Most of the risk factors for heart disease can be prevented or treated with lifestyle changes and medication. Risk factors include:
- Physical inactivity
- Hypertension (high blood pressure)
- Dyslipidemia (high triglycerides and low HDL or “good” cholesterol)
- Diabetes mellitus
- Heavy alcohol use
People with multiple risk factors are at higher risk for developing heart disease. Here are some steps you can take to decrease your risks.
Healthy diet – Healthy diets significantly lower risks of heart disease. Healthy diets consist of:
- Five or more servings of fruits and/or vegetables daily
- Monounsaturated fat rather than trans fatty acids or saturated fats
- Low sodium intake
- Whole grains (whole wheat bread, brown rice, whole grain cereals and oatmeal) rather than refined grains (white bread, white rice, refined and sweetened cereals). Refined grains are associated with long-term weight gain
- Fat-free or low-fat milk products (skim milk, yogurt)
- Protein-rich foods, including seafood, lean meat such as poultry, eggs, beans, peas, soy products, and unsalted nuts and seeds
- Limited consumption of soft drinks and other sweetened beverages (fruit drinks)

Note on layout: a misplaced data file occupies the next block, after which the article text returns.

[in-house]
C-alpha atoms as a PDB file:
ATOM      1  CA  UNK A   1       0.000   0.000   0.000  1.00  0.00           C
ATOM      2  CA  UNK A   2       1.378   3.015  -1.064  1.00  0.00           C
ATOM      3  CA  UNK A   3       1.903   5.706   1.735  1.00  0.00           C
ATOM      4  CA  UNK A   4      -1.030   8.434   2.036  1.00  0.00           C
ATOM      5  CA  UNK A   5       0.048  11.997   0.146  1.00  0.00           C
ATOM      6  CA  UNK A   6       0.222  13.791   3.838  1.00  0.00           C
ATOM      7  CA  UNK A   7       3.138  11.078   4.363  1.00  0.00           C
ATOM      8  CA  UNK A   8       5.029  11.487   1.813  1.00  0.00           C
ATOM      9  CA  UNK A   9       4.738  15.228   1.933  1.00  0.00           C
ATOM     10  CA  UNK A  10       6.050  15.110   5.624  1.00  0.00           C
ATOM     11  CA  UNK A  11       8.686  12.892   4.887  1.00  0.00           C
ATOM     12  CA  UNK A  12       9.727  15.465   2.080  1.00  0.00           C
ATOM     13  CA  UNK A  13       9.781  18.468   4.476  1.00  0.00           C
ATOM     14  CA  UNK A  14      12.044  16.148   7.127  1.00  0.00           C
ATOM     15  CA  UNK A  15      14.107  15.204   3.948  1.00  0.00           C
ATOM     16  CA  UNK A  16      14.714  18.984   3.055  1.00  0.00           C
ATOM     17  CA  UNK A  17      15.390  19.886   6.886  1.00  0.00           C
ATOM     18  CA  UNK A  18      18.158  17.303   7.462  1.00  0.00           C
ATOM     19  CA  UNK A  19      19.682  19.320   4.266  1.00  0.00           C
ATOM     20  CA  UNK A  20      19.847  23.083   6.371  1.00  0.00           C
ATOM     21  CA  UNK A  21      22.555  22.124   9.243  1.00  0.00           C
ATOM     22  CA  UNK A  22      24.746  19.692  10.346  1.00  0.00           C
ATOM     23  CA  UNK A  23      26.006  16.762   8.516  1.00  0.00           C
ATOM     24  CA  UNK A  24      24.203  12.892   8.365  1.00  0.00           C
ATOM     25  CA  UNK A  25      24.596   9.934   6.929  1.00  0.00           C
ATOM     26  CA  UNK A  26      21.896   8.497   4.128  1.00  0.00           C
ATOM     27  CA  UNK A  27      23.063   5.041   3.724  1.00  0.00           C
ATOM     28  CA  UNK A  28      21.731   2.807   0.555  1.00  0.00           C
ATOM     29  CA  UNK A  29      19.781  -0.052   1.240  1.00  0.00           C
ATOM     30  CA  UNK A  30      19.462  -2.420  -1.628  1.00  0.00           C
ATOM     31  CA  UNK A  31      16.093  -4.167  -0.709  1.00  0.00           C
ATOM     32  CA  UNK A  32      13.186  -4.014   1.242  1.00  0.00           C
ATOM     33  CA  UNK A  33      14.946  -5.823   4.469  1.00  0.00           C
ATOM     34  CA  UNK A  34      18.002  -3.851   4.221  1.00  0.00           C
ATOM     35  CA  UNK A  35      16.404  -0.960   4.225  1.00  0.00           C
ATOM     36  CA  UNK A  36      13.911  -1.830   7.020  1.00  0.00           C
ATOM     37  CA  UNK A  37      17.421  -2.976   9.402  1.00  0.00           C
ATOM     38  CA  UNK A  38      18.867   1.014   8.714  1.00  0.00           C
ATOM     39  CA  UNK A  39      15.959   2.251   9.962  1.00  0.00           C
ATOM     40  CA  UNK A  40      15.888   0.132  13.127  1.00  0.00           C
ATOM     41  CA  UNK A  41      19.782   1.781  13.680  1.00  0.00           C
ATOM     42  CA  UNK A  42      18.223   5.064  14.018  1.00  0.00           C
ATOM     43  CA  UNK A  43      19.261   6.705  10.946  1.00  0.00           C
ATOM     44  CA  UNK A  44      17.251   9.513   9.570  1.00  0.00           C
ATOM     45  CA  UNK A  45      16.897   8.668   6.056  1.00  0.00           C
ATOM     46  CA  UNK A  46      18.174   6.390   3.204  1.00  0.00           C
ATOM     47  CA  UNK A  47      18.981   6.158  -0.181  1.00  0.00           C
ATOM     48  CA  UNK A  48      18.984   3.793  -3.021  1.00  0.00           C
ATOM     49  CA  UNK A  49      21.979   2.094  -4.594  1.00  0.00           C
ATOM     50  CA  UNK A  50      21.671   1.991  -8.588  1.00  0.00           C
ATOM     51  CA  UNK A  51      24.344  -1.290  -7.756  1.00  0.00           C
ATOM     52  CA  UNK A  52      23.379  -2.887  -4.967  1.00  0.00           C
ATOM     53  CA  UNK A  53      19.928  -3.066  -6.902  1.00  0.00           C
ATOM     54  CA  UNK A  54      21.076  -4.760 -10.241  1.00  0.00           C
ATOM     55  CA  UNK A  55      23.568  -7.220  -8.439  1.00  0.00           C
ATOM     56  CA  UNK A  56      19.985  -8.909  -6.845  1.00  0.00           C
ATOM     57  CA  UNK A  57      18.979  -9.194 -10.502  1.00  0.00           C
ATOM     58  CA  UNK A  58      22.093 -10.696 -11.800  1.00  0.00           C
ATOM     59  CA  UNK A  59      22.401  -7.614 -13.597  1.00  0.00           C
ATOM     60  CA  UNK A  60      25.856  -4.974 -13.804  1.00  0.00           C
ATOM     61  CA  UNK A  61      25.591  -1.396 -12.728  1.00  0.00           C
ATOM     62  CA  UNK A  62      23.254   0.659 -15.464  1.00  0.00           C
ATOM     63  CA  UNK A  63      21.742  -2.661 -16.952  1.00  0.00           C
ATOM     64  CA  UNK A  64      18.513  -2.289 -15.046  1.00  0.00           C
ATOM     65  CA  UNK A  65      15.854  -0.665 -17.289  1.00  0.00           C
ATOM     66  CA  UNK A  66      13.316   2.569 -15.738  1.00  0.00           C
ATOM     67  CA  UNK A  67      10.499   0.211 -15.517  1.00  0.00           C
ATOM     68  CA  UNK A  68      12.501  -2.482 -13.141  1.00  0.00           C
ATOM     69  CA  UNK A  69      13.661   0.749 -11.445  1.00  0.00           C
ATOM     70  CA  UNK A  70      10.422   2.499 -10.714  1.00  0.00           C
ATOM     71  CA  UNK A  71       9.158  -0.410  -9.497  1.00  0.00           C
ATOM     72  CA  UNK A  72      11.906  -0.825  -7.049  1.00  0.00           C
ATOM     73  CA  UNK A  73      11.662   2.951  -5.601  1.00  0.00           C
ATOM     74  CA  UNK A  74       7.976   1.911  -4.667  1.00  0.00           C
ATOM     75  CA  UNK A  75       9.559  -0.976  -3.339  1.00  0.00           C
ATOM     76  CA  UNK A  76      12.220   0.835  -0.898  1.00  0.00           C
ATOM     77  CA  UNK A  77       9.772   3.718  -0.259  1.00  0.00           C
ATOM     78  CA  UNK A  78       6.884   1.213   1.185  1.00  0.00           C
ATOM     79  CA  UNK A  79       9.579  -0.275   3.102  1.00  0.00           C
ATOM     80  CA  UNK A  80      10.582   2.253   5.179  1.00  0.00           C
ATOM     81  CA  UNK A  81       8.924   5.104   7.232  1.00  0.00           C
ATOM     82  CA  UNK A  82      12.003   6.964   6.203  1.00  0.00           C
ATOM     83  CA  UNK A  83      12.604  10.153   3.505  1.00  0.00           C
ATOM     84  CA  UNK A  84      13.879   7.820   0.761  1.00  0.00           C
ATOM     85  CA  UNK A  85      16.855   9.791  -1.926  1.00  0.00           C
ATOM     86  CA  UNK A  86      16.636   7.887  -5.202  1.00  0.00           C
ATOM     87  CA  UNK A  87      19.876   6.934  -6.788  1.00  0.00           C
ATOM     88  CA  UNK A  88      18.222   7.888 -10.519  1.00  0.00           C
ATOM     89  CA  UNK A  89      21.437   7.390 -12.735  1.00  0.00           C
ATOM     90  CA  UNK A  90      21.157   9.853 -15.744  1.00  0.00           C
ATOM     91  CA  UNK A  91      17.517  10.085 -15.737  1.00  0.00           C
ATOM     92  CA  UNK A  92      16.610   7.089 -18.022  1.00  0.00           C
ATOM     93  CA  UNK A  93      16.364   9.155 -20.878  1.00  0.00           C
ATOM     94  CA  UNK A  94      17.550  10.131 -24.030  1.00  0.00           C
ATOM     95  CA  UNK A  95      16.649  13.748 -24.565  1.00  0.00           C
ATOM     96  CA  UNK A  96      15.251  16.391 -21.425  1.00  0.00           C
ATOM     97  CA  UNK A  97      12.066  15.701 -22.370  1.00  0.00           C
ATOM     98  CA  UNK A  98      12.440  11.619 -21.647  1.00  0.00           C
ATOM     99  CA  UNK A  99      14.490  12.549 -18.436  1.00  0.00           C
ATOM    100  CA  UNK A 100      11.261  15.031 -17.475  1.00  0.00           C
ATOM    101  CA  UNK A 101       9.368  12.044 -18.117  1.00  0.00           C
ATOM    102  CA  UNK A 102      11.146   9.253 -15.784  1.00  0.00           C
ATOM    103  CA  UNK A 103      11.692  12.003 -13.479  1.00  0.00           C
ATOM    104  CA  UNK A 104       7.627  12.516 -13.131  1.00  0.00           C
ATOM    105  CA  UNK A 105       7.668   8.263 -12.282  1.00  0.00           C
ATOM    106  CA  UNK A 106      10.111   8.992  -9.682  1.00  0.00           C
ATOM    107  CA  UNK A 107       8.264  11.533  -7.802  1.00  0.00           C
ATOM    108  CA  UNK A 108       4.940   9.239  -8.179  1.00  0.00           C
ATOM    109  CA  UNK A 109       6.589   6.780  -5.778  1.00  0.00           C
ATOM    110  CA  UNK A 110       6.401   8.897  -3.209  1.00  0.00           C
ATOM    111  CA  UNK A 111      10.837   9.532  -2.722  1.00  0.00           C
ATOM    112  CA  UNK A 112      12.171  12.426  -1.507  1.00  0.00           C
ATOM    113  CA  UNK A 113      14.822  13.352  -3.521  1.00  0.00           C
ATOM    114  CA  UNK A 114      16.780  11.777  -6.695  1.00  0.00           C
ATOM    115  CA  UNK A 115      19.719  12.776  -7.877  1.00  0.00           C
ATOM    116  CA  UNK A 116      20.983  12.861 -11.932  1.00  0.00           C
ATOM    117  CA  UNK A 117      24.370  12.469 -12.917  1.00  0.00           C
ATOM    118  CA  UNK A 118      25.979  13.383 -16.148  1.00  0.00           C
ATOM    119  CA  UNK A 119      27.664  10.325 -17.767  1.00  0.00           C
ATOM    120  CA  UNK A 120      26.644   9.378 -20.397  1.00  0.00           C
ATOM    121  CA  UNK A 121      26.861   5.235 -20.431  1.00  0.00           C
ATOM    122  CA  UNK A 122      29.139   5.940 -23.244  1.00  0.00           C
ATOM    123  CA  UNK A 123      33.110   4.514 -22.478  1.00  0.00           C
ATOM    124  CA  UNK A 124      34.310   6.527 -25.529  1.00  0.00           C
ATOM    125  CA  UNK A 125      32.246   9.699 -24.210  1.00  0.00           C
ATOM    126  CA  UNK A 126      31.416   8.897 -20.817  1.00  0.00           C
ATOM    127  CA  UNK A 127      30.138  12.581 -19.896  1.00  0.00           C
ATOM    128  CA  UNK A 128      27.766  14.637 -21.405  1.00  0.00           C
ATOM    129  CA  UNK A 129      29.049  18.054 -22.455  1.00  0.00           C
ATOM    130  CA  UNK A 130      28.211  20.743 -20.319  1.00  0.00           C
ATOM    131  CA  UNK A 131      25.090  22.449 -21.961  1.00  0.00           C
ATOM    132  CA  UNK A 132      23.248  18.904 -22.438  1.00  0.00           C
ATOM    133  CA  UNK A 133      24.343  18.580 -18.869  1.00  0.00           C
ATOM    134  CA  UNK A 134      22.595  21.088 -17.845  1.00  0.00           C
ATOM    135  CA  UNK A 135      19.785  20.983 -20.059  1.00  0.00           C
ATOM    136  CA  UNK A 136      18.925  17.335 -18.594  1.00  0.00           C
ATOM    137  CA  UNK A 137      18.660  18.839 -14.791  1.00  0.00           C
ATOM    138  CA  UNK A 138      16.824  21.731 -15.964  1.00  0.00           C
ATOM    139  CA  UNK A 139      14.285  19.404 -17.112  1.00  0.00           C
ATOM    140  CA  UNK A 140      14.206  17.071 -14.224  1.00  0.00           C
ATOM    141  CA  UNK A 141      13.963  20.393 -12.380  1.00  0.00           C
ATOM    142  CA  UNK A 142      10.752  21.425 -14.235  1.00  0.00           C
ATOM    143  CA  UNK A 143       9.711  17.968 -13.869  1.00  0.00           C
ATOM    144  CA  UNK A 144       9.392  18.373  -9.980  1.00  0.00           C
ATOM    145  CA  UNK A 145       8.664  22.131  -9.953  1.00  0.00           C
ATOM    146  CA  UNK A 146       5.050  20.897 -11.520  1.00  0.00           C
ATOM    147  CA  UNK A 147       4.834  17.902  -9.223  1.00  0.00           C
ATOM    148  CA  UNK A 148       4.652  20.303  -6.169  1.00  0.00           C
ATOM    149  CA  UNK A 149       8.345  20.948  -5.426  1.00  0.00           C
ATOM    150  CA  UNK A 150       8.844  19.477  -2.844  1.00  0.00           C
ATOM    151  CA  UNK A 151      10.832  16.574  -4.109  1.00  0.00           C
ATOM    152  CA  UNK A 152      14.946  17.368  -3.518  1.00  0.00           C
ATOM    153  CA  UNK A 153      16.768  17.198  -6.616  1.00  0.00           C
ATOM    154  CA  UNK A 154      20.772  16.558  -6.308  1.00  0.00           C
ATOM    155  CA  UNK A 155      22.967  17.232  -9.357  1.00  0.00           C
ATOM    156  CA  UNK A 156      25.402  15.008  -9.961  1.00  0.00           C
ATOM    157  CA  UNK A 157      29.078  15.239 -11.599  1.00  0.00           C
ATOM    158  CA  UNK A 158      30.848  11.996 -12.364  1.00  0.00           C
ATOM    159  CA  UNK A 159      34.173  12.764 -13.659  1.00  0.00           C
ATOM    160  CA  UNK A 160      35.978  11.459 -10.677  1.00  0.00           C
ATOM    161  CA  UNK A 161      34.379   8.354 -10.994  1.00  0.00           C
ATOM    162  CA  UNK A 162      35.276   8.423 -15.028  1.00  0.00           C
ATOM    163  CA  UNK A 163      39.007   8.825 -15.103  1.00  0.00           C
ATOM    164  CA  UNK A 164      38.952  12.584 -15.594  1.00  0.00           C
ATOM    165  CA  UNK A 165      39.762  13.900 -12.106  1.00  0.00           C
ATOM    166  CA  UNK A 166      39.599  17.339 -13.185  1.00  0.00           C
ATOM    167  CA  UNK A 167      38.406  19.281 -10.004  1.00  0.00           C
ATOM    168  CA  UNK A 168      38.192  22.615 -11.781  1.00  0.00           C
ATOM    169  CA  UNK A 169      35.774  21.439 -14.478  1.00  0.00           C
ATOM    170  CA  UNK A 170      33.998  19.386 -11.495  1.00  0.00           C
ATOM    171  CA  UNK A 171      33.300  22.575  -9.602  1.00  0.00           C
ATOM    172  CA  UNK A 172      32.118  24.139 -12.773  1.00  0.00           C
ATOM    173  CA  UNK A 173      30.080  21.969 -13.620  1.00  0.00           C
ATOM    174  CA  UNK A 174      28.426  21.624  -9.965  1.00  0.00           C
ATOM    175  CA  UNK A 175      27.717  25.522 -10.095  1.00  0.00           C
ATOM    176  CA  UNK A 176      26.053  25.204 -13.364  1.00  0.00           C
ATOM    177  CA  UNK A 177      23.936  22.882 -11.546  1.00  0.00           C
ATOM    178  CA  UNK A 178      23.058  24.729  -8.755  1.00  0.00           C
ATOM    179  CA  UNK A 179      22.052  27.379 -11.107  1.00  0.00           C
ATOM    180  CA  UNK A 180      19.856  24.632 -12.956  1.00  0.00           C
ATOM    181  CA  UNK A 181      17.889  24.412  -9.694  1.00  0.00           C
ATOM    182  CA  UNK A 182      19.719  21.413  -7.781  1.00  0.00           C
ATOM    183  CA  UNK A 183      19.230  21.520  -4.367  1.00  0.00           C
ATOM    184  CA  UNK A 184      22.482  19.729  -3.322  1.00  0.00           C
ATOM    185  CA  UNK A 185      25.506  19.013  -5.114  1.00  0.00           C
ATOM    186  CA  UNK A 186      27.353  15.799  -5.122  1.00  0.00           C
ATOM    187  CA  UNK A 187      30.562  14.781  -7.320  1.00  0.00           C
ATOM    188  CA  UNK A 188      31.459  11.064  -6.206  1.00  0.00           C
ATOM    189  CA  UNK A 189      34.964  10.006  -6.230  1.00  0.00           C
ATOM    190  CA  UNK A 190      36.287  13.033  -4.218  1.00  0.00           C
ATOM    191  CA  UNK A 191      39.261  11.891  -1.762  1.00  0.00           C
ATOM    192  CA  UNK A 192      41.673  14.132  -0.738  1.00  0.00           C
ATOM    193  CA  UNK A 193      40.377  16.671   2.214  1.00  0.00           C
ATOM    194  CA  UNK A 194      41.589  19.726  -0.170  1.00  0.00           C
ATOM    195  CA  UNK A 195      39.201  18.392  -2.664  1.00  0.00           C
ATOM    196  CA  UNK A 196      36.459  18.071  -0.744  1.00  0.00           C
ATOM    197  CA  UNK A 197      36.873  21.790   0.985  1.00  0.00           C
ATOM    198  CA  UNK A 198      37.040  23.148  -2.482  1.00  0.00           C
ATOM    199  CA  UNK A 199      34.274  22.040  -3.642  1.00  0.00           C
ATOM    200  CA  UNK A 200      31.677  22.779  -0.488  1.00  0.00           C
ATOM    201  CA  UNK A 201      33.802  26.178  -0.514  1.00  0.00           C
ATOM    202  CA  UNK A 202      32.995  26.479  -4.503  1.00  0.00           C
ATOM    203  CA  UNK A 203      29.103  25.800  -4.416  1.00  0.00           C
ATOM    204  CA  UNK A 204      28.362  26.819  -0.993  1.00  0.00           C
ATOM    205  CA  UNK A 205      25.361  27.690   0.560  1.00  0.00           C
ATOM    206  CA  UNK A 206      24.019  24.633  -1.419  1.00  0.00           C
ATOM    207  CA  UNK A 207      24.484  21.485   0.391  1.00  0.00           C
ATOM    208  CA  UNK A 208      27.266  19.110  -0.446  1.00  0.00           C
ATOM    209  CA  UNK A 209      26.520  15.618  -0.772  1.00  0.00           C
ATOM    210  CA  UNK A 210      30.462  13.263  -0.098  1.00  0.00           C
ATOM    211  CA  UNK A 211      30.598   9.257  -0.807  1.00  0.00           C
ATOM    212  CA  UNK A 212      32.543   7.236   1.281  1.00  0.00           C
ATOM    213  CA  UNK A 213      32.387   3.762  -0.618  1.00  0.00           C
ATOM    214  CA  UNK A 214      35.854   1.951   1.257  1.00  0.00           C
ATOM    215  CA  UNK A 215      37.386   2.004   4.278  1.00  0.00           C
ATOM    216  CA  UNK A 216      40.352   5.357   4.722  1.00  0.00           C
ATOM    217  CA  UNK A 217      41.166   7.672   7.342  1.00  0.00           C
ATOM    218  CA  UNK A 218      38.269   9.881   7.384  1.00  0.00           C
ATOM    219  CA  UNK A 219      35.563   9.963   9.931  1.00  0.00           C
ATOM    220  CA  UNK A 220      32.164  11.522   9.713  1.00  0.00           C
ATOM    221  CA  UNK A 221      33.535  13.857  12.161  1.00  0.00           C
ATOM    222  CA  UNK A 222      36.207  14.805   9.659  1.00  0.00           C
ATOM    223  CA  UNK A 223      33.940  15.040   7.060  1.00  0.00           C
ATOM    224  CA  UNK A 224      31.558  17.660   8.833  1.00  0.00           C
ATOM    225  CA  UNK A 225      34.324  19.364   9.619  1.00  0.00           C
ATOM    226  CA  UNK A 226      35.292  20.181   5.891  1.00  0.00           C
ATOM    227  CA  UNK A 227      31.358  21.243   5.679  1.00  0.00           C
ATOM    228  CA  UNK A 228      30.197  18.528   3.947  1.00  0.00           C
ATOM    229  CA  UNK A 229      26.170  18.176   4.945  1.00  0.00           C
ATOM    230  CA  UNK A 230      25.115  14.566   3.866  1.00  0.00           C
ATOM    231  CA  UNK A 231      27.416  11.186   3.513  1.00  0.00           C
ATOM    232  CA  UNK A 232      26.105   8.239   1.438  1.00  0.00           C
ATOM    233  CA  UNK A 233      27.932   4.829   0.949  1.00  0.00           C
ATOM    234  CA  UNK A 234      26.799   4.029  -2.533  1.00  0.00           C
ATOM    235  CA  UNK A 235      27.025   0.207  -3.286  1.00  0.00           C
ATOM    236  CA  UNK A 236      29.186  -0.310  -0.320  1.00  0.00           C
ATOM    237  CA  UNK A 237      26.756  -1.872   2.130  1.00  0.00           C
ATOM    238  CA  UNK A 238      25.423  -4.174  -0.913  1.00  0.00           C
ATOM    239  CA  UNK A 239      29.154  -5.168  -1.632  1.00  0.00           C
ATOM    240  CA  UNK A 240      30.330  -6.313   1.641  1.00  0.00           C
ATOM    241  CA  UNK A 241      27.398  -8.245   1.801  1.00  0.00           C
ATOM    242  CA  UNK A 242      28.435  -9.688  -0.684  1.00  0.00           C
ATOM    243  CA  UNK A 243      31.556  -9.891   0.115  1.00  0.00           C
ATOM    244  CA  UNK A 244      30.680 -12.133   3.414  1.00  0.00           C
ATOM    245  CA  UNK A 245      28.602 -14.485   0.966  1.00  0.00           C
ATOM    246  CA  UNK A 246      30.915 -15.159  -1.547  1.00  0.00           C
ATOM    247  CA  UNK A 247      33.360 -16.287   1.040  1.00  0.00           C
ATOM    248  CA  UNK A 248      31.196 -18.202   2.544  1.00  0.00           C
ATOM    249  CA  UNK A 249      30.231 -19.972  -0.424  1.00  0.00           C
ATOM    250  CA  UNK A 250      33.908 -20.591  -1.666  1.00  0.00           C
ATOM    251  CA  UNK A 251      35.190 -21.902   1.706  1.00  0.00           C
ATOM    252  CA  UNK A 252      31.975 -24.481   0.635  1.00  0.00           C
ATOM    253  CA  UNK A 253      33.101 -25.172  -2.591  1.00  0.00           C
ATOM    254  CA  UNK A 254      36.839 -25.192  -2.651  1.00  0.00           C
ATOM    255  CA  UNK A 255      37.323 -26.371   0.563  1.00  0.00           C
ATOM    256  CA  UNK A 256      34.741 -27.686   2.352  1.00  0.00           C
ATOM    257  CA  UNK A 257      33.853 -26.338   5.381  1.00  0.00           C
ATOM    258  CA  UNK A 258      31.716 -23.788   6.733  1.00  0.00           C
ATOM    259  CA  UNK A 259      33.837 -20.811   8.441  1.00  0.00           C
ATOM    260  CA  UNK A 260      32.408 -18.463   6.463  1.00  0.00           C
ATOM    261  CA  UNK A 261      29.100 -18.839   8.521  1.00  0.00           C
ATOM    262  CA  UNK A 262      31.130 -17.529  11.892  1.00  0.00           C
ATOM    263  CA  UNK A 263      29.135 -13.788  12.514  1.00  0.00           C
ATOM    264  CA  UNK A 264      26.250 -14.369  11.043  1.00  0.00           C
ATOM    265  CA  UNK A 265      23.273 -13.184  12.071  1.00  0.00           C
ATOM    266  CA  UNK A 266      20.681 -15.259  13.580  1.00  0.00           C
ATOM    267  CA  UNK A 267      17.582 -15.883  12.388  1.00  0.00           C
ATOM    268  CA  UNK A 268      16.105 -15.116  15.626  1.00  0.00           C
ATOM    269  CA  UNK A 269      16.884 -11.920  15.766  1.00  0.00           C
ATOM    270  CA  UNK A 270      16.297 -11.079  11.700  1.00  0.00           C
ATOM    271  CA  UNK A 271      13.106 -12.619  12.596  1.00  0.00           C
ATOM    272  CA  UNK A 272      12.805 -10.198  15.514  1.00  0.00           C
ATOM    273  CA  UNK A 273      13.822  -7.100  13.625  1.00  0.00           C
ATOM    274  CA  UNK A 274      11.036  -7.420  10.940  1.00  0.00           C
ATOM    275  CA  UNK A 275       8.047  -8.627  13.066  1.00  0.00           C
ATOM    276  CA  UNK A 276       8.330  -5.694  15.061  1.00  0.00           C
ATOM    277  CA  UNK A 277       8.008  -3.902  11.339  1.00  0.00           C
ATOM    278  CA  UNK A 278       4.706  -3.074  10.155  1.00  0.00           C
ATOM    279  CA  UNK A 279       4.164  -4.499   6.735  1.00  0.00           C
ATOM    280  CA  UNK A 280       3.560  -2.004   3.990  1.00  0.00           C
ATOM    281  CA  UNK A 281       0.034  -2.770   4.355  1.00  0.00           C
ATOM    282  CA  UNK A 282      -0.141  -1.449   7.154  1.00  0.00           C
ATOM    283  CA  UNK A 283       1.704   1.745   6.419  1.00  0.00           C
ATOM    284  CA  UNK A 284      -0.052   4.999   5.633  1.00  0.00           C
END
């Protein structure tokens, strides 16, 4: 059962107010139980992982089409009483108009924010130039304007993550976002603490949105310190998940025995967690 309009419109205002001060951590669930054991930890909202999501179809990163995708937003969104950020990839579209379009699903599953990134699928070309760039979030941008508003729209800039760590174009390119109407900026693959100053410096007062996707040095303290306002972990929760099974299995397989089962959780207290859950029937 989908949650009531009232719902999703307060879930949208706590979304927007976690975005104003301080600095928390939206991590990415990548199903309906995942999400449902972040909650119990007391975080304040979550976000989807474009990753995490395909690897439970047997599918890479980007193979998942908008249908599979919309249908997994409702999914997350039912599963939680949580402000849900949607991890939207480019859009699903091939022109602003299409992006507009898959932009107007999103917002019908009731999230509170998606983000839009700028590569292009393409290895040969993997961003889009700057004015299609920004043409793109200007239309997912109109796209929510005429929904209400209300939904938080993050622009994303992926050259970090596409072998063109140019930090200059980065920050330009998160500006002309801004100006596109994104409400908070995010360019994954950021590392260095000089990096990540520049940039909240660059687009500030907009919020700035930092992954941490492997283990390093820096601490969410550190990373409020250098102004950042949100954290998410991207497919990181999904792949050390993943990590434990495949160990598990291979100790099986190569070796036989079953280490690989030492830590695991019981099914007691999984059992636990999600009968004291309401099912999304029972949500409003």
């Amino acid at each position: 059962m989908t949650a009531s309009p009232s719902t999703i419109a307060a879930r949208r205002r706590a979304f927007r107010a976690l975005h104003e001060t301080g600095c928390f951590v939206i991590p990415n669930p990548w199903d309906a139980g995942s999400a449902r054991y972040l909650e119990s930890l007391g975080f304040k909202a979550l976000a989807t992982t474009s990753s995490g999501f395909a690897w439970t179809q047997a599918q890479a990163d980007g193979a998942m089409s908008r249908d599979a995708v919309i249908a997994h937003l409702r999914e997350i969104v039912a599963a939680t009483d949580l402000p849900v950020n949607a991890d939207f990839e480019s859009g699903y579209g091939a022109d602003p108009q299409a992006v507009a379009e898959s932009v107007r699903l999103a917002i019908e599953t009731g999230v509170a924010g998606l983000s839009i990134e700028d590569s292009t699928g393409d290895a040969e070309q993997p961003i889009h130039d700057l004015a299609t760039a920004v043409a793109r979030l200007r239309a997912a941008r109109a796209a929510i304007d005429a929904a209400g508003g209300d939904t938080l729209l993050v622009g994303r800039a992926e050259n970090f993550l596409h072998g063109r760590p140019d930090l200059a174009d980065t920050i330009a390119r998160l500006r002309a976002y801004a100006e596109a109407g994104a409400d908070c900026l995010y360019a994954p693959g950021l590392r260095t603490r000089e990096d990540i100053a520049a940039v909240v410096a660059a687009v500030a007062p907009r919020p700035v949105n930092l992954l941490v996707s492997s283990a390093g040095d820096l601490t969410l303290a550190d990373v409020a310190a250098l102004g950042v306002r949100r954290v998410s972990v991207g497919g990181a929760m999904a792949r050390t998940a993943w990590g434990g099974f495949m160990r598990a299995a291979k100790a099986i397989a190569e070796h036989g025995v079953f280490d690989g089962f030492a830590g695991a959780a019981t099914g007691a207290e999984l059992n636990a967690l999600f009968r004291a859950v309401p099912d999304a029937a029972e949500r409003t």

Physical activity – Studies show increased physical activity lowers the chances that a person will develop or die from heart disease. Common recommendations include 150 minutes a week of moderate intensity exercise, 75 minutes a week of vigorous exercise, or brisk walking for 20 minutes daily.
Weight loss – Obesity increases several major and modifiable risk factors for heart disease including hypertension, dyslipidemia, and diabetes. Weight loss decreases these risks.
Smoking cessation – Cigarette smoking is the leading avoidable cause of premature death. When a person quits smoking, benefits begin to appear after only a few months and reach that of the nonsmoker in several years. Approaches to smoking cessation include behavioral therapy, nicotine replacement therapy, and other drug therapies.
Hypertension control – High blood pressure is a well-established risk factor for heart disease and can be managed though diet, exercise and drug therapy as appropriate.
Dyslipidemia control – Better cholesterol levels can be achieved through exercise, diet and drug therapy as appropriate.
Diabetes control – Diabetes is also regarded as a heart disease equivalent. Controlling your blood sugar involves weight management, blood pressure and lipid control to prevent some of the complications that lead to heart disease.
Alcohol – Studies show that consuming small amounts of alcohol lowers the risks of developing or dying from heart disease. The benefit of small daily alcohol intake must be weighed against the increased risks that are apparent when a person consumes more than one drink daily.
Aspirin – Aspirin therapy can be effective only when recommended by your doctor. Be sure to talk with your care team about whether or not a daily aspirin can benefit you.
Maintaining a healthy lifestyle with a balanced diet and exercise not only prevents heart disease, but also wards off other illnesses. So get heart-healthy. It will make a big impact on your quality of life!